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A Stop the War Coalition protester, wearing a mask depicting former Prime Minister Tony Blair, shows bloodied hands near Parliament on January 29, 2015 in London.

A Stop the War Coalition protester, wearing a mask depicting former Prime Minister Tony Blair, shows bloodied hands near Parliament on January 29, 2015 in London. (Photo: Peter Macdiarmid/Getty Images)

Anti-War Voices Denounce Knighting of Ex-PM Tony Blair

Protest plans got underway as a petition calling for the former prime minister's new knighthood to be rescinded had gathered over 1 million signatures.

Andrea Germanos

Outrage continues to swell over the recent decision to give a knighthood to former Prime Minister Tony Blair, who was instrumental in the bloody U.S.-led invasions of Iraq and Afghanistan, with anti-war campaigners in the U.K. gearing up for a protest later this year.

"We will protest at this grotesque award in the name of the Iraqis, the Afghans, the families who lost soldiers, the refugees, and victims of these and subsequent wars."

"Blair should be facing a war crimes trial but instead he will be joining the Queen at Windsor Castle on 13 June to receive a knighthood," Stop the War Coalition (StW) says in an event description for an upcoming protest at the so-called Garter Day procession.

The outrage follows Buckingham Palace's December 31 announcement that Blair, who was prime minister from 1997-2007, was given the title of Knight Companion of the Most Noble Order of the Garter. It's the most senior honor within the British chivalry system, with knights chosen by the queen to "honor those who have held public office, who have contributed in a particular way to national life, or who have served the Sovereign personally."

At the annual procession at Windsor Castle in June, members of the order, including the queen, "process in grand velvet robes, glistening insignia, and plumed hats," according to Buckingham Palace.

Blair's knighthood announcement drew sharp condemnation from StW convener Lindsey German, who, while calling the "honors system... in itself a symptom of the rottenness of British politics," criticized the former prime minister's "culpability in launching the illegal war in Iraq." She added:

He has never shown one iota of remorse for his actions, and for the lies told about "weapons of mass destruction." Instead, he has justified every war and military intervention since. He should be on trial at The Hague rather than parading the medieval trappings of wealth and power. [...]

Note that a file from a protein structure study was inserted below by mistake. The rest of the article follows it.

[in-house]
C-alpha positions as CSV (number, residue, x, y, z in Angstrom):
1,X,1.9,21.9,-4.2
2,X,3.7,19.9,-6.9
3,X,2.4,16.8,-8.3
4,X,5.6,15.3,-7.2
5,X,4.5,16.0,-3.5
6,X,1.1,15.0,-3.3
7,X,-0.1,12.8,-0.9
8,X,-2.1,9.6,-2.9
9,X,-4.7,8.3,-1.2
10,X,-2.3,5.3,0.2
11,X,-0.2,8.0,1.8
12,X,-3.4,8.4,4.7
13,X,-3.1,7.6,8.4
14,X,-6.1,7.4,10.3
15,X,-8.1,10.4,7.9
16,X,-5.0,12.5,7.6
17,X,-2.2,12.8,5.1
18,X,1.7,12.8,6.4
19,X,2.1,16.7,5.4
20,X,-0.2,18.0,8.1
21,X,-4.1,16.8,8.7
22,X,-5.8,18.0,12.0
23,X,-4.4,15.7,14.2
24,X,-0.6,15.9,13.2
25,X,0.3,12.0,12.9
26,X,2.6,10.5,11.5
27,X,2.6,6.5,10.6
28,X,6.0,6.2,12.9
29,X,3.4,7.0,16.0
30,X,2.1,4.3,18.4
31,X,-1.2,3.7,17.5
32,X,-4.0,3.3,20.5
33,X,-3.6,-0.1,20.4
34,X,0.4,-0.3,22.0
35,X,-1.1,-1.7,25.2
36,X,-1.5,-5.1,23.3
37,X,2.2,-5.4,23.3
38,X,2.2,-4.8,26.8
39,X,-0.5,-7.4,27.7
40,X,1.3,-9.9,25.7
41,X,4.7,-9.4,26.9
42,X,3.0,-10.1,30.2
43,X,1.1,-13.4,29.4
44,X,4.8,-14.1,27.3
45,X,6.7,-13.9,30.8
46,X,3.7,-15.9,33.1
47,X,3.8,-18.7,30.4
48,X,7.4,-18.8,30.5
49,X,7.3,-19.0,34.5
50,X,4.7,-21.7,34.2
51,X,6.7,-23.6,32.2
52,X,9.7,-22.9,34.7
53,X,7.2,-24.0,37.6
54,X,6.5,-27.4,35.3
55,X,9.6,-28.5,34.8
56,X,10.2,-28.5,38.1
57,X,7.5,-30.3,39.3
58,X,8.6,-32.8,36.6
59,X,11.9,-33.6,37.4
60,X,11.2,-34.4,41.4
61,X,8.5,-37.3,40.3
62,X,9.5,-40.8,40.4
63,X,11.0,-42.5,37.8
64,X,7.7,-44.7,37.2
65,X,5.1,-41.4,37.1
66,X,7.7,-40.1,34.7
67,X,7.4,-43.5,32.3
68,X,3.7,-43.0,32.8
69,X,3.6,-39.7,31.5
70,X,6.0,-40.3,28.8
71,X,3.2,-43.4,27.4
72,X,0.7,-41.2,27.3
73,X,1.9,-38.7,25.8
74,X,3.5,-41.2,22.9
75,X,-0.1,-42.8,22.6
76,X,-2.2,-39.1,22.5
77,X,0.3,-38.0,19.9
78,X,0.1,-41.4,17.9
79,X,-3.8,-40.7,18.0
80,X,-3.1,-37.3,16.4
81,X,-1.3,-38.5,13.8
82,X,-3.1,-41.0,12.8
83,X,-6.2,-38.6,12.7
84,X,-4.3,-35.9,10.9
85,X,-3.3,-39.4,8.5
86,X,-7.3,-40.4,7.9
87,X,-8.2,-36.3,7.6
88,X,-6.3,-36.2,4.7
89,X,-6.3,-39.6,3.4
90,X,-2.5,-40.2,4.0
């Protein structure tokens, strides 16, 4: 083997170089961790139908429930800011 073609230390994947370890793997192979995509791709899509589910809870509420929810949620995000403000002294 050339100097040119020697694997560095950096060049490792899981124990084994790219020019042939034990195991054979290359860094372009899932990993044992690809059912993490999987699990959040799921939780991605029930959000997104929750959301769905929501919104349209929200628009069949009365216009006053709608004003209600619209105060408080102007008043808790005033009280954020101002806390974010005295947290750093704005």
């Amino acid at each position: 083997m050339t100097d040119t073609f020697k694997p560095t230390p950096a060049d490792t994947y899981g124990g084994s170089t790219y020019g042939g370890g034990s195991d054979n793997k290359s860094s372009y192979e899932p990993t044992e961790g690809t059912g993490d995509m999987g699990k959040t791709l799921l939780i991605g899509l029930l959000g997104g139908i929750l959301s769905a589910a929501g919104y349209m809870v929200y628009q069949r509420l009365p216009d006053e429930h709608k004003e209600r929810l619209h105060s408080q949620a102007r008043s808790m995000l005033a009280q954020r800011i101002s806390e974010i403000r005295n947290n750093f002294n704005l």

The Stop the War Coalition was formed 20 years ago to oppose his policies—and we continue to do so. We will protest at this grotesque award in the name of the Iraqis, the Afghans, the families who lost soldiers, the refugees, and victims of these and subsequent wars. He has blood on his hands.

German is far from alone in her criticism.

A Change.org petition started last week that calls for Blair's knighthood to be rescinded has already gathered over 1 million signatures.

"Tony Blair caused irreparable damage to both the constitution of the United Kingdom and to the very fabric of the nation's society," the petition states. "He was personally responsible for causing the death of countless innocent, civilian lives and servicement [sic] in various conflicts. For this alone he should be held accountable for war crimes."

"Blair is the least deserving person of any public honor," the petition adds, "particularly anything awarded by Her Majesty the Queen."

Petition supporters include journalist and documentary filmmaker John Pilger, who framed it as a way to "stand in solidarity with the men, women, and children whose lives were lost or ruined in the criminal invasion of Iraq."

The honor also puts into stark relief the contrasting treatment between those who launched illegal invasions and WikiLeaks founder Julian Assange, said Labour MP for Leeds Richard Burgon.

"It says a lot about what is wrong with our system when, after being one of the leading architects of the Iraq War, Tony Blair is honored with a knighthood while Julian Assange, who exposed war crimes in Iraq, faces extradition to the USA and a lifetime in prison," tweeted Burgon.


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